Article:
The Truth About Acid Blockers
Many people who struggle with acid reflux and heartburn are very dependent on antacids or acid blockers because they mistakenly believe that they only have two options:
1. Deal with the issues for the rest of their lives or
2. Rely on antacids or acid-blockers indefinitely.
But taking these “indefinitely” or for a long-term period will make things worse! Have you ever read the fine print on the label which says “do not use for more than two weeks”?
I’m guessing you didn’t!
Acid blockers are not actually fixing the cause of heartburn or acid reflux in the first place. They’re just a “band-aid” approach.
In other words, they’re just masking the symptoms. So apart from them being extremely dangerous in the long term, they are not actually fixing the issue.
TOO MUCH OR TOO LITTLE STOMACH ACID?
This is where all the confusion starts… you are given the antacids because of the symptoms of “too much stomach acid” but in reality, the problem is usually low stomach acid!
When the food enters your mouth, it is exposed to salivary enzymes and these are responsible for breaking down foods. Once swallowed, it goes to the stomach after it moves down the esophagus.
But before reaching it, the food needs to pass through the bottom part of the esophagus called the “lower esophageal sphincter ‘s(LES)’. Imagine it as the door to your stomach and once food enters that door, nothing should be allowed to come out.
If there is not enough stomach acid, the LES will not close and the little bit of acid (or food) you have in the stomach will come up the esophagus and cause acid reflux.
You’re then prescribed an acid-blocker to “help” with your symptoms but now it’s lowering your stomach acid even further!
WHAT LOWERS STOMACH ACID?
Chronic stress and being stuck in the sympathetic nervous system state (aka “fight or flight”) will inhibit the production of stomach acid.
Not eating the right foods and having compromised gut health can also contribute to low stomach acid.
THE DANGERS OF ANTACIDS
1. It lowers stomach acid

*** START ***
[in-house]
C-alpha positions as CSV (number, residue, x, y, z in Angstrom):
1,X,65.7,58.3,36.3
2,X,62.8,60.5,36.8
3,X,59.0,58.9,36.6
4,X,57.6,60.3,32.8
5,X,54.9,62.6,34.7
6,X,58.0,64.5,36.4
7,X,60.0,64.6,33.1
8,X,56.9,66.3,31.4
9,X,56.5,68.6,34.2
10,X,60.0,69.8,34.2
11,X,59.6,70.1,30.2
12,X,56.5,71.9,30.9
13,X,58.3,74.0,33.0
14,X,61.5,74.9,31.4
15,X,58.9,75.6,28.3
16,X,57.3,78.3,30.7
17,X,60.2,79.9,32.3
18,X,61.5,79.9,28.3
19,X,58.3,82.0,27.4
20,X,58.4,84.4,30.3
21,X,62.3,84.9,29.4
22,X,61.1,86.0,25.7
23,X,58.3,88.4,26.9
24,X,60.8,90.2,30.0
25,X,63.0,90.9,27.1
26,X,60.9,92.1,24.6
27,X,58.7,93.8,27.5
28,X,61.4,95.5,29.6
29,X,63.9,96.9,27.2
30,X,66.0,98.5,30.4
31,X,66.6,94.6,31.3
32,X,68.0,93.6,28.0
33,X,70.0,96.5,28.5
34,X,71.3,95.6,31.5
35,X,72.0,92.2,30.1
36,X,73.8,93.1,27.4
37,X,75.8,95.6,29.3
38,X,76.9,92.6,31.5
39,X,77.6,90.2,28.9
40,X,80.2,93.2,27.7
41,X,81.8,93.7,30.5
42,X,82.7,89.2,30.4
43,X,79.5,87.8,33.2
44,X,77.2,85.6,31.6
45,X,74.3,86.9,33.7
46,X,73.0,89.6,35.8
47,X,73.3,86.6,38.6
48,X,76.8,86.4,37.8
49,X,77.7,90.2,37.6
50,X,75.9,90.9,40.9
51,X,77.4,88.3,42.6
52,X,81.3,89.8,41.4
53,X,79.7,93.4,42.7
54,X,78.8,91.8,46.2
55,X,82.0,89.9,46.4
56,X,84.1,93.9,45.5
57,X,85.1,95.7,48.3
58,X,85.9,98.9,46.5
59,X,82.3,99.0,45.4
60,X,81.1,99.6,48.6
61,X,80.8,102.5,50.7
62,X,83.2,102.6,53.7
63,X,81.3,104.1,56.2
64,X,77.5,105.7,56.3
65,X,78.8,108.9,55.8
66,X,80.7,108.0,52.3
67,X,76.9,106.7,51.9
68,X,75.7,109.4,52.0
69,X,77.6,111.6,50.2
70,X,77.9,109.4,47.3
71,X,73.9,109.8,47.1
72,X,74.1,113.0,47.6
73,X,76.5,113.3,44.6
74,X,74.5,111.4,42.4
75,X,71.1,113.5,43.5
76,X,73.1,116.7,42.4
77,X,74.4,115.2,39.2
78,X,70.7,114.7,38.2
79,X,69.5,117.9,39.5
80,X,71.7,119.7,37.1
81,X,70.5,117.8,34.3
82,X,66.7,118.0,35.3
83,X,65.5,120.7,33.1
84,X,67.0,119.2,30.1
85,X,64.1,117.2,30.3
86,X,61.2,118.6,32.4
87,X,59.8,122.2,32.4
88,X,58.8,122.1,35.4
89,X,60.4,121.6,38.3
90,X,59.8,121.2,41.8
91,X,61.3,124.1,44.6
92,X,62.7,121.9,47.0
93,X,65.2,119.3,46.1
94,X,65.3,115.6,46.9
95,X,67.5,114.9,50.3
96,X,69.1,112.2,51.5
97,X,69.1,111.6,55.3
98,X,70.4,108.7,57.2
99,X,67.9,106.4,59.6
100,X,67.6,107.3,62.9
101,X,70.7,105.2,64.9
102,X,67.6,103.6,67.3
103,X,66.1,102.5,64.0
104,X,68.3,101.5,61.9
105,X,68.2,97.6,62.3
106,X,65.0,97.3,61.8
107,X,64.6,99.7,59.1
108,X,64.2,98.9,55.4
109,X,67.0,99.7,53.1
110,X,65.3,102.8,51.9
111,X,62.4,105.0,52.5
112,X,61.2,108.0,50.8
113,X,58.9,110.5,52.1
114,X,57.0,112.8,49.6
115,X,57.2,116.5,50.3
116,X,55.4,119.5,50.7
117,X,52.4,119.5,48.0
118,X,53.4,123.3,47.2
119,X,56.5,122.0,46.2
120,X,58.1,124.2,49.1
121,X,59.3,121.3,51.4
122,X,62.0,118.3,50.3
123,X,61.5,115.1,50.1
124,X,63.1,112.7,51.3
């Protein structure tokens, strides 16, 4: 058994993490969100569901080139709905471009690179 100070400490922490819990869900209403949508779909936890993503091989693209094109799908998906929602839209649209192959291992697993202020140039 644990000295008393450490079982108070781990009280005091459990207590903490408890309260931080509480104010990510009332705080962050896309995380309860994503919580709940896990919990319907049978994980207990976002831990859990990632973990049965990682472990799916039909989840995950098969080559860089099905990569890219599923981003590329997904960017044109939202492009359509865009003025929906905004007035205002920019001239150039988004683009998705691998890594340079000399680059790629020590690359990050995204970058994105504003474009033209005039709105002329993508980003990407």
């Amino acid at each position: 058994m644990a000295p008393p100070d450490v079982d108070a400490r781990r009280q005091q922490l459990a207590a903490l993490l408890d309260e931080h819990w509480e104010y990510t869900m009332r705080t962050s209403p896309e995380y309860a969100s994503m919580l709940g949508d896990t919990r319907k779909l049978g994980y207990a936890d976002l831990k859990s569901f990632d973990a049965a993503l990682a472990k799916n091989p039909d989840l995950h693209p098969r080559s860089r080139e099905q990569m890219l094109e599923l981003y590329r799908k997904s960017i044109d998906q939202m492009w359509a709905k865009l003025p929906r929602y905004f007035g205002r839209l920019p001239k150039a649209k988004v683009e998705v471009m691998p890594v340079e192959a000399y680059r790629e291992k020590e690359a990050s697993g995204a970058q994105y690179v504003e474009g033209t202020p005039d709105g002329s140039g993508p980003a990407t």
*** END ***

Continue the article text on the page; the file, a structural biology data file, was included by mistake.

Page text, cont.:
Remember, stomach acid is responsible for breaking down the foods that you eat! If you don’t have enough of it, it will be harder to break down foods and this will cause a host of digestive issues.
2. Linked to cancer
Proton Pump Inhibitors (PPIs) are commonly prescribed if you have symptoms of acid reflux. The problem is that they block the stomach acid but do not block the enzymes and other things from going back up to the esophagus.
There are multiple studies that show that many people get esophageal cancer from acid blockers and that is because it allows for other types of acids and enzymes to come up into the esophagus and these begin to eat away the lining of the esophagus.
3. Increases risk of bacterial overgrowth
PPIs prevent you from digesting foods and proteins properly. This means that the food will begin to ferment in your gut which can then lead to small intestinal bacterial overgrowth, poor mood, excess weight gain, and inflammation.
4. Decreases absorption of Nutrients
You won’t be able to break down foods as well if you have low stomach acid and this will hinder your ability to absorb nutrients such as B12, folic acid, zinc, calcium, & iron.
These antacids can give you short-term relief but they won’t solve your health issues permanently. In fact, they are probably the cause of why your symptoms are worsening.
I’m glad to say that I’ve been able to help hundreds of people in my private practice with acid reflux naturally. This is because we look at the root cause rather than the symptoms alone.
Addressing an imbalanced gut is an essential part of the journey. My GI Protocol is hands-down some of the best protocols out there.
It is based on the exact science of how our digestive system works because we need to repopulate with acidic-based bacteria that will wipe out what shouldn’t be there in the first place. Only after we put place holders do we start to repopulate again…
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